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How Electric Vehicles Have the Power to Change the World


The sales of electric vehicles are growing slowly but steadily with many car drivers choosing their purchase over a petrol-driven vehicle.  In the UK, for example, 2018 saw 5,000 new electric cars being registered every month (statistics from the Society of Motor Manufacturers & Traders).  With many countries offering discounts on road tax plus financial help in installing a charger at home, they’re becoming a more attractive option for many car drivers.

How Will Electric Vehicles Affect Private Drivers?

Electric vehicles will affect how much their owners spend on their monthly transport expenses because of their running costs.  Not only does it cost less to charge them than to fill up the car with petrol, but they also have much lower maintenance costs because they have fewer moving parts than an internal combustion engine.

Their impact on the environment is another clear benefit.  Over a quarter of greenhouse gases produced in the US are a result of transportation and contribute to overall pollution levels.  Electric cars have no emissions and make less noise so their increased use will mean cleaner and quieter cities and towns and improve quality of life.

The Effect on Government Revenue & Global Employment

The economist Tony Seba of Stanford University estimates that $50 billion of revenue from taxes on petrol will be lost when electric cars replace conventional vehicles.  Governments will have to find this revenue elsewhere.  All taxpayers might therefore find themselves with higher direct or indirect taxes, or vehicles might be taxed in a different way such as through congestion charges or road pricing (a charge for every mile traveled).

According to Joe Hinrichs, Ford’s President of Global Operations, electric cars need around 30% fewer work hours to make.  A switch to these vehicles would lead to a reduction in workers employed in the car manufacturing industry.  Apart from these job losses, all the secondary industries which support the car industry such as auto repair shops, petrol stations, etc. would see a corresponding drop in employment levels.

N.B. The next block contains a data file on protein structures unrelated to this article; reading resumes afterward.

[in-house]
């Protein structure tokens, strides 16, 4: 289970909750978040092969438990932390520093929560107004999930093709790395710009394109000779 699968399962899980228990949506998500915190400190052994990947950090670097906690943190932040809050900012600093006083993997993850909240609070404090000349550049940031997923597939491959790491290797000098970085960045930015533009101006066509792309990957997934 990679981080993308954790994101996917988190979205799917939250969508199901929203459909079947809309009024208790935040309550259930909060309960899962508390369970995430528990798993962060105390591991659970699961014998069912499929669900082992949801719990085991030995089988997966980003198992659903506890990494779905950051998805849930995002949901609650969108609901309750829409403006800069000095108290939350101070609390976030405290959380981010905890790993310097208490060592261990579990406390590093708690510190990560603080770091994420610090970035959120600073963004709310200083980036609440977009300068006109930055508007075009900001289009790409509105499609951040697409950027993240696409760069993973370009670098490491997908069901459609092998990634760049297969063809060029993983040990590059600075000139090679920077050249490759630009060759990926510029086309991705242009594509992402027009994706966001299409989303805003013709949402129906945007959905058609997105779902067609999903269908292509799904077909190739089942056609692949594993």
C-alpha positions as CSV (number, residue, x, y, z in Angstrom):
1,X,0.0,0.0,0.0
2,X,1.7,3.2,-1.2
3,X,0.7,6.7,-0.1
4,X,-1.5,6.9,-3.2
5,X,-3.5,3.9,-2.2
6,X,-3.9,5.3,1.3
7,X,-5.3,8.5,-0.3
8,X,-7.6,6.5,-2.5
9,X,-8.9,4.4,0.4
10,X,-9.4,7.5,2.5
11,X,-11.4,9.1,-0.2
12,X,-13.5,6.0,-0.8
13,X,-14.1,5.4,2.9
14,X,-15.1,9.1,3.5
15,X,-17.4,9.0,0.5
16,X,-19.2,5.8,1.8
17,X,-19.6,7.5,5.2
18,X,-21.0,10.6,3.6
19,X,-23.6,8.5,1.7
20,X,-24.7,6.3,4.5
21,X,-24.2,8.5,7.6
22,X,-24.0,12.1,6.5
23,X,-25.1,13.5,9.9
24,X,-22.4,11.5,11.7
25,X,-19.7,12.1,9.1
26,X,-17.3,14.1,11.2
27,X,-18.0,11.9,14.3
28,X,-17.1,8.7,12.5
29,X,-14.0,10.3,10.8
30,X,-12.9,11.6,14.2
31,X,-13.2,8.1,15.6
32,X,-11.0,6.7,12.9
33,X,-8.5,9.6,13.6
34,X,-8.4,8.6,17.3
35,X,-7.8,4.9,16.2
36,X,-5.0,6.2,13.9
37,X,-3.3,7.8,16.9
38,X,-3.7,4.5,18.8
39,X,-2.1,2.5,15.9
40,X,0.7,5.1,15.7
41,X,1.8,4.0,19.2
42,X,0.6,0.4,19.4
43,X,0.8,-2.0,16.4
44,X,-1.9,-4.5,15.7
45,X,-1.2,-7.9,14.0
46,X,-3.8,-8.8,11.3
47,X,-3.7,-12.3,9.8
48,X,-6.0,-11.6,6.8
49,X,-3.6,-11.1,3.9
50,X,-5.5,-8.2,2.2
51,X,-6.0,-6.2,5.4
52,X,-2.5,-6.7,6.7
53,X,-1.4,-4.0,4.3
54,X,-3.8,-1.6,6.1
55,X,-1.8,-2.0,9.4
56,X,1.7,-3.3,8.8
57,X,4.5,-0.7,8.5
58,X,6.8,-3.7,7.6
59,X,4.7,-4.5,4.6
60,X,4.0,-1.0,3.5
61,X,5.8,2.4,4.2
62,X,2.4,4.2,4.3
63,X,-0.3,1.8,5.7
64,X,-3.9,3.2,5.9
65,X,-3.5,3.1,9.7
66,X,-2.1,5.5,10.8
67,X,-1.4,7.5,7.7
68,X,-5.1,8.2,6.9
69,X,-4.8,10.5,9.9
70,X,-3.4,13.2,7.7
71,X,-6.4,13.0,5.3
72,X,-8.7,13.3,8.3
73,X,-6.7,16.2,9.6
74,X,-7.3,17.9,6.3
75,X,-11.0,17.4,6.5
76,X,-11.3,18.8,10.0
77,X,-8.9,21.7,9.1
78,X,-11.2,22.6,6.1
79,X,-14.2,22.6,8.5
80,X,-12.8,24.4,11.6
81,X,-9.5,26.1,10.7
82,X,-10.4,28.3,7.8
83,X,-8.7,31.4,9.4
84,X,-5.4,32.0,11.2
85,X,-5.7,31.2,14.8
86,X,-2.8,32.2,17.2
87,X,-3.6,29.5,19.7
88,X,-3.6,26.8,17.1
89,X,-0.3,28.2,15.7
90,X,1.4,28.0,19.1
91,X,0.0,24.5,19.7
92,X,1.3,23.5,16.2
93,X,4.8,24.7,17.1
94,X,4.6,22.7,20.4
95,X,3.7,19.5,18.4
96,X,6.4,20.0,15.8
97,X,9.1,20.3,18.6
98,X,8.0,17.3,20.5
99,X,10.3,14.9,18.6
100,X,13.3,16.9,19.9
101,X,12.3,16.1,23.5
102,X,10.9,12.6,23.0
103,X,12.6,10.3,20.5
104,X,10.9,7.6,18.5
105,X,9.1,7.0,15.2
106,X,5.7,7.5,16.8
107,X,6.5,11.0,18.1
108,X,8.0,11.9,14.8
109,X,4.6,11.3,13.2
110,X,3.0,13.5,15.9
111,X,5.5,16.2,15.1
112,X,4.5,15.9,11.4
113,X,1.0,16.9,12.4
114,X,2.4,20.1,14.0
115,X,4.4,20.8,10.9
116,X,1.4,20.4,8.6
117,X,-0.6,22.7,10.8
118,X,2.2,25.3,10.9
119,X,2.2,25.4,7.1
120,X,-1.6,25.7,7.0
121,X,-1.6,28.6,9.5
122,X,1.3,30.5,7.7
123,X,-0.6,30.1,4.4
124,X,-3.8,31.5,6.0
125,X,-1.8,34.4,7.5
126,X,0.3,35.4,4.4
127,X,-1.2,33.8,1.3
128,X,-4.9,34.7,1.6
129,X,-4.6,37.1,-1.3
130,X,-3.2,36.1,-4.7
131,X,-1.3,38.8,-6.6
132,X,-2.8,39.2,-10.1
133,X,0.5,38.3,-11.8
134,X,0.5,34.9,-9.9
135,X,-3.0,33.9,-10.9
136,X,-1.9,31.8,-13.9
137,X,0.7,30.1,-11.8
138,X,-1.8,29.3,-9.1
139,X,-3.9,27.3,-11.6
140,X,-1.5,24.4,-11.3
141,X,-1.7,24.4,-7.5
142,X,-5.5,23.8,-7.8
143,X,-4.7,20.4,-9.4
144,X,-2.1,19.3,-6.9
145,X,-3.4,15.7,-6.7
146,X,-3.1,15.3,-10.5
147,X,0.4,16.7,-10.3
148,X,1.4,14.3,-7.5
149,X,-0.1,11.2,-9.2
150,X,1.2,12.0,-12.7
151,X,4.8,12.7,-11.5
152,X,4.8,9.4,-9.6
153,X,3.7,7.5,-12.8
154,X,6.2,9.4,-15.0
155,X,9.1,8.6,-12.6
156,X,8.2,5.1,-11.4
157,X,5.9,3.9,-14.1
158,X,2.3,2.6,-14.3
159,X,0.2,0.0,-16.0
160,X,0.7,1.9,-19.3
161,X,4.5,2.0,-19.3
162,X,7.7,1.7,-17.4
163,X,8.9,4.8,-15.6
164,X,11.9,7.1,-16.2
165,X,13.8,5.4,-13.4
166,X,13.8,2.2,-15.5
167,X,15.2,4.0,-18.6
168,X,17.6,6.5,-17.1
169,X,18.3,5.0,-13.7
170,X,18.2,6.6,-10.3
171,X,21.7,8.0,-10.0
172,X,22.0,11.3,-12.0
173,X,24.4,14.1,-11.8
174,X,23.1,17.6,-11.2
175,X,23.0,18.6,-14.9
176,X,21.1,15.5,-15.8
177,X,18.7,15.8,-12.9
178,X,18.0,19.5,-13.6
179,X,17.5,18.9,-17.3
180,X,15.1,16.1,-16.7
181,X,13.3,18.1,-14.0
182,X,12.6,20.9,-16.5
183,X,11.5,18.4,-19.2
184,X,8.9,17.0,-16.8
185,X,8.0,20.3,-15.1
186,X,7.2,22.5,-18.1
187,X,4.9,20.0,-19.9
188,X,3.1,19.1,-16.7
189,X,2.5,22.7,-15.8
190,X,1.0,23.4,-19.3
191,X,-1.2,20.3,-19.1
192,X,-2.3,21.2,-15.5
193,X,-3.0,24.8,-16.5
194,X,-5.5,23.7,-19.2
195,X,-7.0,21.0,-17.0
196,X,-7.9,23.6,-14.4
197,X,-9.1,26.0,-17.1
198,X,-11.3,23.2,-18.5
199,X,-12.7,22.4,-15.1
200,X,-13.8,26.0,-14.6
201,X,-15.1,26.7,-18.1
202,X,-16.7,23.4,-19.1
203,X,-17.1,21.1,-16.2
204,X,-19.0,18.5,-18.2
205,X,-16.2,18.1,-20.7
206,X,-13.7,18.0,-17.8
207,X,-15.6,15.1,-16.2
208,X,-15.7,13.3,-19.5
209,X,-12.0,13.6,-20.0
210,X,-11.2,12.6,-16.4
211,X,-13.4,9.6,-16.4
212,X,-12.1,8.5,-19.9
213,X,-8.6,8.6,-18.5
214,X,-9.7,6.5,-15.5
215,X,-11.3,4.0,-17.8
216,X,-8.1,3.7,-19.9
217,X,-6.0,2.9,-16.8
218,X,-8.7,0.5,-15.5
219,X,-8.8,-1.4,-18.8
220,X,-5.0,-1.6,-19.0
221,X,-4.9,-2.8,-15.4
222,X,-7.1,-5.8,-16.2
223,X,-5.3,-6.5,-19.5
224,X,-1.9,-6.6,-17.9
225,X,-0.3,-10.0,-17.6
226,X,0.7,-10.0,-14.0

The Impact on International Relations

A dependence on oil has allowed oil-producing countries to hold others hostage because of their ability to disrupt oil supply.  Freedom from this threat has the potential to revolutionize the geopolitical map and have severe economic repercussions for countries whose main or sole export is oil.

Electric vehicles are certain to improve the finances and quality of individuals’ lives but will also have far-reaching consequences for government funding, employment levels and the global economy.

One of the reasons why some drivers are reluctant to buy these cars is because of their higher price compared to conventional vehicles.  However, personal loans are possible with a fast and easy online application on various websites. Once the purchase of the vehicle has been made, drivers will immediately start seeing the benefits in terms of lower running and maintenance costs.

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  1. It’s not clear exactly how the EV owners monthly bill will change, as they will pay less in “fuel” and maintenance, but more in loan repayment. Take for instance the €22,200 Renault Zoe EV and the equivalent €15,300 ICE equivalent Renault Clio, it’s €7,900 or 45% more expensive, and you still have to rent the battery €119 or €149 per month. This battery rental scheme was specifically designed to make EV financially comparable to diesel cars.

    Or you could buy the car and battery for €32,000, i.e. €16,700 or 101% more expensive, with about €90 of extra monthly loan repayment over 5 years at 4.5% interest rate.

    So we should not expect EVs to “improve the finances” of their owners, unless a real effort and investment is made, both on the government side (subsidies for buyers and funding for research) and on the manufacturers side, which have been severely lagging behind. Only then will prices go down enough that it will benefit owners financially. Mass production and technological advances will bring the price further down, bit by bit.

    Another way to do so is to encourage photovoltaics: An EV will almost divide by 2 the ROI duration of your photovoltaic installation, according to the actual bills that some Tesla owners shared on forums several years ago already.

    As for the petrol taxes lost revenue, you also need to count what’s been externalized so far, like the cost on the environment and on human health, mostly. It is also not clear in this case if this “lost revenue” is not actually a financial gain, all things considered. This question is all the more difficult to answer because it’s hard to put a price on human life, let alone health.

    We will all switch to EVs eventually, but right now, the early adopters are paying a very steep price.


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